I recently had a fox in my garden. My sister had stopped by and was out working in it when she noticed some movement on the other side of the garden from where she was. She looked over and noticed a fox happily munching away on the Swiss Chard. Once it noticed it had been seen, it turned away and strolled under the fence into my neighbor’s pasture.
On Saturday I stopped by the local fresh market and found myself looking at the largest apricots I have ever seen. I like apricots, but, like almonds, they are not one of the trees I felt I could have much success with so I have not included them in the orchyard. These were perfectly colored, highly aromatic, the size of a peach, and hard as a rock. The woman selling them apologized for not having any that had softened up yet, but said she figured by Monday or Tuesday they would be ready to eat out of hand and were good as they were for baking. Saturday evening I decided to try one, and as I should have known it was not ready yet. It was unpleasantly hard and mouth-puckeringly tart. I was able to salvage the remaining part of it by adding it to the stir-fry I was making for dinner, but it was basically a wasted apricot.
On Sunday I noticed one of them was slightly softer than the others, and on trying it I found it was edible but not overly pleasant. Another wasted apricot.
This afternoon I walked into the kitchen and the aroma of perfectly ripe apricots overwhelmed me. The remaining three had ripened sufficiently for eating, and while I intended to only eat one all three were gone a few hours later.
When fruit (or veg) hits it’s window of perfect ripeness is often far too short a time to be able to effectively make use of it. In an ideal world, of course, we would all be right at the plant to snatch the fruit from it and eat it on the spot. Unfortunately that is rarely the case. Even for someone with a large number of plants ripening at different times, and accordingly having many opportunities, the other demands of life tend to limit our time to stand by and wait for that perfect moment. On a commercial scale the timeframe for harvesting, processing, and distributing as well as the resistance to damage during those processes has to be taken into account, which far too often leads to fruit missing it’s perfect moment at the table.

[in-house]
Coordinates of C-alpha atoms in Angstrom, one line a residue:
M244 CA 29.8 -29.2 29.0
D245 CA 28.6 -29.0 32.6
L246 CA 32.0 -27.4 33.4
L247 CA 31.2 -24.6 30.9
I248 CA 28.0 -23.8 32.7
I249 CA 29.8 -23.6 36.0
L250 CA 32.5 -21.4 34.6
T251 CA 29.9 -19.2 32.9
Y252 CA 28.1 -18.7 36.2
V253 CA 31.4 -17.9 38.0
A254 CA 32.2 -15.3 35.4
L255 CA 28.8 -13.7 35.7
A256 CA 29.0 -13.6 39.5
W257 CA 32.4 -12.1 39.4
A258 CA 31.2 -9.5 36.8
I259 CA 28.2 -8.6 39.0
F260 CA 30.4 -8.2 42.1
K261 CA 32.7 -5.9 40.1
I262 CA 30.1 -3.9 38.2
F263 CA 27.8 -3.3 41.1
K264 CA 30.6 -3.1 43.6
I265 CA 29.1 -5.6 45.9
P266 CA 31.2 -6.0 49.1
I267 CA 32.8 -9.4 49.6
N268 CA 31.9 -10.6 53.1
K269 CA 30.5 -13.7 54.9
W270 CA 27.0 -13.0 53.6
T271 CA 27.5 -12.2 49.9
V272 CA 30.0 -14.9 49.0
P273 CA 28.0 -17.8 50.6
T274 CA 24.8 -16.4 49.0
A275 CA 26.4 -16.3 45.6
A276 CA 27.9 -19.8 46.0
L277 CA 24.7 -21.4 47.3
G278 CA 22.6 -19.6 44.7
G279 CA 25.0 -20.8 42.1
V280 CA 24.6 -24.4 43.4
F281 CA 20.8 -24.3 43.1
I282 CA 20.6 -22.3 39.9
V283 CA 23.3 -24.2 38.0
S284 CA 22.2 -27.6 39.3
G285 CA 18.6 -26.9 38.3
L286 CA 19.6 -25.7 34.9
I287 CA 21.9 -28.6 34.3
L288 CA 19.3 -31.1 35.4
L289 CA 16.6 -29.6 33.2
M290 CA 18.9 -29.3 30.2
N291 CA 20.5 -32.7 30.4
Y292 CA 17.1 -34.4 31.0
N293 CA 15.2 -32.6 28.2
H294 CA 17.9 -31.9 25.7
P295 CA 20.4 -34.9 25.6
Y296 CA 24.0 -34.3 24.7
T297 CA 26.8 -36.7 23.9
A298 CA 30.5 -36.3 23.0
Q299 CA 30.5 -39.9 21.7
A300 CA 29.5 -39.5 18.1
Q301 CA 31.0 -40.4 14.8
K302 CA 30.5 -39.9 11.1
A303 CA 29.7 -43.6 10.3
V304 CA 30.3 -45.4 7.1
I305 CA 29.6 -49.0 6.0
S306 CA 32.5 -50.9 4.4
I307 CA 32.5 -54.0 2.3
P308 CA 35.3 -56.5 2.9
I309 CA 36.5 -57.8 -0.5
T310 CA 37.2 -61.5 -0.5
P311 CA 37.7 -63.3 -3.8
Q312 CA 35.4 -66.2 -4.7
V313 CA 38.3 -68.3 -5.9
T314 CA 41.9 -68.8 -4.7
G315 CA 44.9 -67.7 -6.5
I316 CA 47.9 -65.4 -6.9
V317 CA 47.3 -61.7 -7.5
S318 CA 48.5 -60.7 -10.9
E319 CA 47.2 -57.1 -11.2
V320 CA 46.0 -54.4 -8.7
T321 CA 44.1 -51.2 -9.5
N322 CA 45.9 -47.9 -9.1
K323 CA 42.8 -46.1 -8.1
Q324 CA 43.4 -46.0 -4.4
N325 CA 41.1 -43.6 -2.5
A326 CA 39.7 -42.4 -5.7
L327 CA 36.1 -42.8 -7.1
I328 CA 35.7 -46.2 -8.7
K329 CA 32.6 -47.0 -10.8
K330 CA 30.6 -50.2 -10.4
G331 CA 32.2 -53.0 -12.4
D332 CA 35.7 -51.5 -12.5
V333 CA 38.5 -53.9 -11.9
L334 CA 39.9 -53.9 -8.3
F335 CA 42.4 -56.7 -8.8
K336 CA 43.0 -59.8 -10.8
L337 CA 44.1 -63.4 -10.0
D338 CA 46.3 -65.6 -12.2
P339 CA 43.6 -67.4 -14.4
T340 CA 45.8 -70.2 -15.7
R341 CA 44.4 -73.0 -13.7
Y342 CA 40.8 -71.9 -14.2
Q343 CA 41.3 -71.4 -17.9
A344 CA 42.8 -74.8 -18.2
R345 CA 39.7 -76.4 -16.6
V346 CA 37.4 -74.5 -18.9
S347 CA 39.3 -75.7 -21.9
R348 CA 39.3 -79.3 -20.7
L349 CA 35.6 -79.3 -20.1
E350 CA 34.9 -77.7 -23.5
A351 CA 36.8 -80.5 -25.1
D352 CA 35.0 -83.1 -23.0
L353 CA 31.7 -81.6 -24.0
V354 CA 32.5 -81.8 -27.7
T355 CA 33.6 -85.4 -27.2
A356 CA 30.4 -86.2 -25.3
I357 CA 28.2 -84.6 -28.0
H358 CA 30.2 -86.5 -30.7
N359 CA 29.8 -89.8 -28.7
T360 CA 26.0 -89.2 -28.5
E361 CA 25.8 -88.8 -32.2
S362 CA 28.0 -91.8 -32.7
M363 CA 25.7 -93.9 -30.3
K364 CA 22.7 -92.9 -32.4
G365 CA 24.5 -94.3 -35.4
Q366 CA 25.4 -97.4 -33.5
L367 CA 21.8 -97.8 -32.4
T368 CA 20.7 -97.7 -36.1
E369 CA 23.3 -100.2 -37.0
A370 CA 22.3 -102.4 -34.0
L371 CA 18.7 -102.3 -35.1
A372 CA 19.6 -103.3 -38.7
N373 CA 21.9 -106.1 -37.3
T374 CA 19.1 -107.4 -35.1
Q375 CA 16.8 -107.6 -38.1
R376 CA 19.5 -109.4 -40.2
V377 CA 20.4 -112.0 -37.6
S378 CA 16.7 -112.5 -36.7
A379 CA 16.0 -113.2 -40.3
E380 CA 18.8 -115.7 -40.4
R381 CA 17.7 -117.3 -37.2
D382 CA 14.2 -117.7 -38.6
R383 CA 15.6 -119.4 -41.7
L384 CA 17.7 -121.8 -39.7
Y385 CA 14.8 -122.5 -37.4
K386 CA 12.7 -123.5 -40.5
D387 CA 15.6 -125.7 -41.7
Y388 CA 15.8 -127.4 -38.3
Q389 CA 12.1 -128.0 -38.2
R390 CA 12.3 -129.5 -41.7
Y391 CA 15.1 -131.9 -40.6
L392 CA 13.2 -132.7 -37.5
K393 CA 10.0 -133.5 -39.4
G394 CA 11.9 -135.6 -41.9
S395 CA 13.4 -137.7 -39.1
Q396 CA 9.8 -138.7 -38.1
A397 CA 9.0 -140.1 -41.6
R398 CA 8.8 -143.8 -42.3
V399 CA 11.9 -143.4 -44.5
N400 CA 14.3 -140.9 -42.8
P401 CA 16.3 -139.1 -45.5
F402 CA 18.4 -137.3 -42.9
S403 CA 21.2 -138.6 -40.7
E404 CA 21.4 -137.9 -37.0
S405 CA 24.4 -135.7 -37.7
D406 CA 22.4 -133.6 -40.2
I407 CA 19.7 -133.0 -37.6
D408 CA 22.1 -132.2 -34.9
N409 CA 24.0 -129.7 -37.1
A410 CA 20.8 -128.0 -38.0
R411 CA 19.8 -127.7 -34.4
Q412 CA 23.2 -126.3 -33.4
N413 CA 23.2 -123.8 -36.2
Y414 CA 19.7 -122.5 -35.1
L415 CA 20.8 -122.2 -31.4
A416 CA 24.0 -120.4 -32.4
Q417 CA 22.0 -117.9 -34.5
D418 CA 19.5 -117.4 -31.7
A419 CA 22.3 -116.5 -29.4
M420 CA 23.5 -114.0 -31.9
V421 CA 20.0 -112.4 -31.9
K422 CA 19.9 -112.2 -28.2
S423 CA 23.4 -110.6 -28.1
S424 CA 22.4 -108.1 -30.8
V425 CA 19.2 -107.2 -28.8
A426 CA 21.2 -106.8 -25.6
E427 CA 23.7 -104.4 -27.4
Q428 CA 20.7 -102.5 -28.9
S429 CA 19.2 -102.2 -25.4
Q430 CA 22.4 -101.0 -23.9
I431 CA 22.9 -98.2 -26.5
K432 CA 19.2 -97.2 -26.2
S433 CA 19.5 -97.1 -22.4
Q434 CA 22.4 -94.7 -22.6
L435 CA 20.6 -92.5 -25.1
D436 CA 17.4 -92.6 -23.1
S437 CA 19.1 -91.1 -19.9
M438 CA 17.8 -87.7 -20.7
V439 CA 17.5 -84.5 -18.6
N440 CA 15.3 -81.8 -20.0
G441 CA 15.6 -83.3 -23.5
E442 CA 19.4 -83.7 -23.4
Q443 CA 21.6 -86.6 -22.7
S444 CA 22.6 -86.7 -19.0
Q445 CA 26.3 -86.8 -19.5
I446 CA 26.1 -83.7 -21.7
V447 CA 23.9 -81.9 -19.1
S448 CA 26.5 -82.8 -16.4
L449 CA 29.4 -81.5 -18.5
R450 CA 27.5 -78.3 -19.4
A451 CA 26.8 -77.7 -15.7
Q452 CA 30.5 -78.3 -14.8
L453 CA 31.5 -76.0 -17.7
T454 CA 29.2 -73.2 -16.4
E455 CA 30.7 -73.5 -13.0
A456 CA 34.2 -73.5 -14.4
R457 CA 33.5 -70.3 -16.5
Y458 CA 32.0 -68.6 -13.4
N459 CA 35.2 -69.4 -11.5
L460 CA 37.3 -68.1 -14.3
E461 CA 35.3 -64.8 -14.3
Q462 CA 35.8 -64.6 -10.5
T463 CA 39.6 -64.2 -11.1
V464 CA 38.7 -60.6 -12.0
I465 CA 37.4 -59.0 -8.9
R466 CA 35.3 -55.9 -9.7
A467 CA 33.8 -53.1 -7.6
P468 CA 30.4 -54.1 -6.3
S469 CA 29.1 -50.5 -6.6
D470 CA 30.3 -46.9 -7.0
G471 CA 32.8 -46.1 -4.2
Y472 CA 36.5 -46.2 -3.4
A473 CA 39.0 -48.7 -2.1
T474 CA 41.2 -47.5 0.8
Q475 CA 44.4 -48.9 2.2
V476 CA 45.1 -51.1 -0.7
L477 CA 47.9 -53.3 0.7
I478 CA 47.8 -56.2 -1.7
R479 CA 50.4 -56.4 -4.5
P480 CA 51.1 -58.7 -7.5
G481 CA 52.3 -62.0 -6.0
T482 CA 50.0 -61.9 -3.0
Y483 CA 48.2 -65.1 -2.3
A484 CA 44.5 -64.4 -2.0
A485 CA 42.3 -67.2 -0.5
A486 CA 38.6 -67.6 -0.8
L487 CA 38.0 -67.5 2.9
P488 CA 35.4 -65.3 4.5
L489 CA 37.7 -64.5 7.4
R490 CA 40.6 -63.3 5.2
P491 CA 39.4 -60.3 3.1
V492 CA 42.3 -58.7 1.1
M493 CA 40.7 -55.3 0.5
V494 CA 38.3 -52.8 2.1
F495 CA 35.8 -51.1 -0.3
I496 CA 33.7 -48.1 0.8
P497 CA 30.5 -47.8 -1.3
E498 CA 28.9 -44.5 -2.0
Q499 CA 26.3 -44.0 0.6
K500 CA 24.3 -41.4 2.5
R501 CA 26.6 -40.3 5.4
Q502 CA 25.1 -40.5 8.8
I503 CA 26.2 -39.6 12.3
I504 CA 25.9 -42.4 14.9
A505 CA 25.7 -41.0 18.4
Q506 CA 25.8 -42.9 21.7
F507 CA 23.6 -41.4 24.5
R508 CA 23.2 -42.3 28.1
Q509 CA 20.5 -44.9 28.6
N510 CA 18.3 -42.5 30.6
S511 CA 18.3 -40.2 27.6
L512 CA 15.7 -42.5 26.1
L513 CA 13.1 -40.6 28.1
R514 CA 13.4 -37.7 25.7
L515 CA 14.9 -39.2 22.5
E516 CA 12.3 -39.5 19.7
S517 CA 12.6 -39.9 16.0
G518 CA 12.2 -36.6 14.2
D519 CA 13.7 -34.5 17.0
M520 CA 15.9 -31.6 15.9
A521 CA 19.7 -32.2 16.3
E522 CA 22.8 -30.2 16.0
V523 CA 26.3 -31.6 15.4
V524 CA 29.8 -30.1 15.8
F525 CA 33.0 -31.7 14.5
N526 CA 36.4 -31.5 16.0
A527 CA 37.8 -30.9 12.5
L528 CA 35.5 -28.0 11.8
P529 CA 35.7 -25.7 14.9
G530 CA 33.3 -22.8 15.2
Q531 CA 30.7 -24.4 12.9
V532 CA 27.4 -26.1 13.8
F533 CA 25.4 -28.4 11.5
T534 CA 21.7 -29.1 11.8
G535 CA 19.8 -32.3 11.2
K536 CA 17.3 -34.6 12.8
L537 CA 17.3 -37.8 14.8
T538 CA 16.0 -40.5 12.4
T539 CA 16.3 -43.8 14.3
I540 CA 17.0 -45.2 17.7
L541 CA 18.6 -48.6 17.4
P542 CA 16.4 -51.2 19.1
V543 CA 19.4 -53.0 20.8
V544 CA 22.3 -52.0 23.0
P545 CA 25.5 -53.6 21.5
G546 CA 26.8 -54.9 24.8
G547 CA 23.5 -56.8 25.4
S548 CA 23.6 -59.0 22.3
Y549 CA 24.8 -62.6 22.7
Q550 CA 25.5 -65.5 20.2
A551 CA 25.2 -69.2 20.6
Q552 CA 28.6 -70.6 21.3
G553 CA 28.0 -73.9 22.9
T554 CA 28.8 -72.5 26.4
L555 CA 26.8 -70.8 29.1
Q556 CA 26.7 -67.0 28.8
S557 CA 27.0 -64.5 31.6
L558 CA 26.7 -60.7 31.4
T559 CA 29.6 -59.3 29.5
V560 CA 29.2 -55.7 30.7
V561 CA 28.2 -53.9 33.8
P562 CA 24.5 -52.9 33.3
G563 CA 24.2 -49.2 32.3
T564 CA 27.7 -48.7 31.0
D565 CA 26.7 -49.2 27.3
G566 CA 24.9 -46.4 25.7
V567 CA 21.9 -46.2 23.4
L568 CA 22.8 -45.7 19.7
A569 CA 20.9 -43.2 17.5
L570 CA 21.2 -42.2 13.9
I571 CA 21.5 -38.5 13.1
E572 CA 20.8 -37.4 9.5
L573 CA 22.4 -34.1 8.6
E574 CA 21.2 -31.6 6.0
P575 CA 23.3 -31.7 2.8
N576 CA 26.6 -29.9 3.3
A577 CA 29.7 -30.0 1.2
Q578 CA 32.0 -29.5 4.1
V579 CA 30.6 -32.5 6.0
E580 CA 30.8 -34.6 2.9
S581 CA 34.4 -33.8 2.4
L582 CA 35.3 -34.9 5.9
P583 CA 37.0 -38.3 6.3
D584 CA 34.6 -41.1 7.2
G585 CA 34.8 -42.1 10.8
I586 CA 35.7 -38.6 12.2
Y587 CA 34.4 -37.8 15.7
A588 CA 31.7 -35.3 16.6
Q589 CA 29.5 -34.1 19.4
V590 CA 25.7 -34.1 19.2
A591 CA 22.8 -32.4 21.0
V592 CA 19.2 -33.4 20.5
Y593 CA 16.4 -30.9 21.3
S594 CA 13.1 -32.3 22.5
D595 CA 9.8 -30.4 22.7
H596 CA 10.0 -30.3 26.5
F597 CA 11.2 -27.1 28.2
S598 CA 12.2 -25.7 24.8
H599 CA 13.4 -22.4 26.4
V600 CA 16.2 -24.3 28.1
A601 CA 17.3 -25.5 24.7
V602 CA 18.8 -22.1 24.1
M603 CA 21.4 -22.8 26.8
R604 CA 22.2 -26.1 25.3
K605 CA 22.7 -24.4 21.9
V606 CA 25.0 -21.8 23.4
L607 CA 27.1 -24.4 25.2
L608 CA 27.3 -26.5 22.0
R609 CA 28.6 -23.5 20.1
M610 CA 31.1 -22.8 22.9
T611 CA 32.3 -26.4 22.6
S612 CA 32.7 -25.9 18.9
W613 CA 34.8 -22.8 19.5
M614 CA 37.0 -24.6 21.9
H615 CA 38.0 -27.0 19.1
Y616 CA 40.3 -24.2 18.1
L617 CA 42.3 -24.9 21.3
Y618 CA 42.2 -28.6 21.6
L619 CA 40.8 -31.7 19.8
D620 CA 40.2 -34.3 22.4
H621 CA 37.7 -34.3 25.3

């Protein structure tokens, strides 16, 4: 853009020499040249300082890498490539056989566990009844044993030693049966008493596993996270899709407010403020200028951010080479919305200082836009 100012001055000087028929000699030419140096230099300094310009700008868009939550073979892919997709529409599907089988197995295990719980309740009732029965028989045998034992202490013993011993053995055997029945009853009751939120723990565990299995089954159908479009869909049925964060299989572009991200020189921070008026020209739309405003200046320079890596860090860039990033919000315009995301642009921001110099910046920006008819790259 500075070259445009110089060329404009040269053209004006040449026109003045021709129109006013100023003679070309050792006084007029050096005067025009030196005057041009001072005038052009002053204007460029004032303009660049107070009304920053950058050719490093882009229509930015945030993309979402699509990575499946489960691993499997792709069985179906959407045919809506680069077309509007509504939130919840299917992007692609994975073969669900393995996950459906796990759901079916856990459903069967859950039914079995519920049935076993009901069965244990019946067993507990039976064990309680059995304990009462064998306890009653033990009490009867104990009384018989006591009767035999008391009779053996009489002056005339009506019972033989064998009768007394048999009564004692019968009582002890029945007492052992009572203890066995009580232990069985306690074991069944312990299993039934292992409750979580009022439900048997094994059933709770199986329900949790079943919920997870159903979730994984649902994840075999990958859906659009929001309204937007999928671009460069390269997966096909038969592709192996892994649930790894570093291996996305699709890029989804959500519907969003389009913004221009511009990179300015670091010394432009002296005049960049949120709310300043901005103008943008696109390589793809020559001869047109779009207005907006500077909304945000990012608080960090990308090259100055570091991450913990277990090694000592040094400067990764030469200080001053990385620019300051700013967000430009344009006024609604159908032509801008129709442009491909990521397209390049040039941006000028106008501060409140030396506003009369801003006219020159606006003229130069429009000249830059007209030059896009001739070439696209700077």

Farmers markets are even more troublesome as their distribution window is short. For a Saturday market, what is perfectly ripe on Tuesday is over-ripe by Saturday, and what is ripe on the plant on Saturday doesn’t help because of the need to be at the market. In addition, for small growers there is often a strong economic incentive to be the first to market with a certain product. One of the things I enjoy about being interested in the many varieties of apples is going to local markets in the fall and seeing what “oddities” I can find in the apple bins. It can be a mixed experience. Grimes Golden, for example, is a wonderful apple when ripe late in the season. My first experience with it nearly turned me off of it for good. The seller at the market brought them out with the first apples of the season, and made a point of being the first at the market with that variety. Had I known what to look for at the time I would have known not to bother with them, but I trusted that a seller would not bring unripe fruit to market. I was disappointed. Fortunately I later came across properly ripened Grimes Golden, and realized the problem was not with the apple itself but with it having been presented underripe.
The woman with the apricots was amazingly correct. Perhaps she knows her fruit that well, or perhaps it was just luck, but she made a point of saying that the fruit wasn’t ready at the time of sell and set realistic expectations. I believe that’s all we can do, whether it is picking items for sale or for our own use.
As for the Swiss Chard, I think I should take the fox’s advice and harvest some.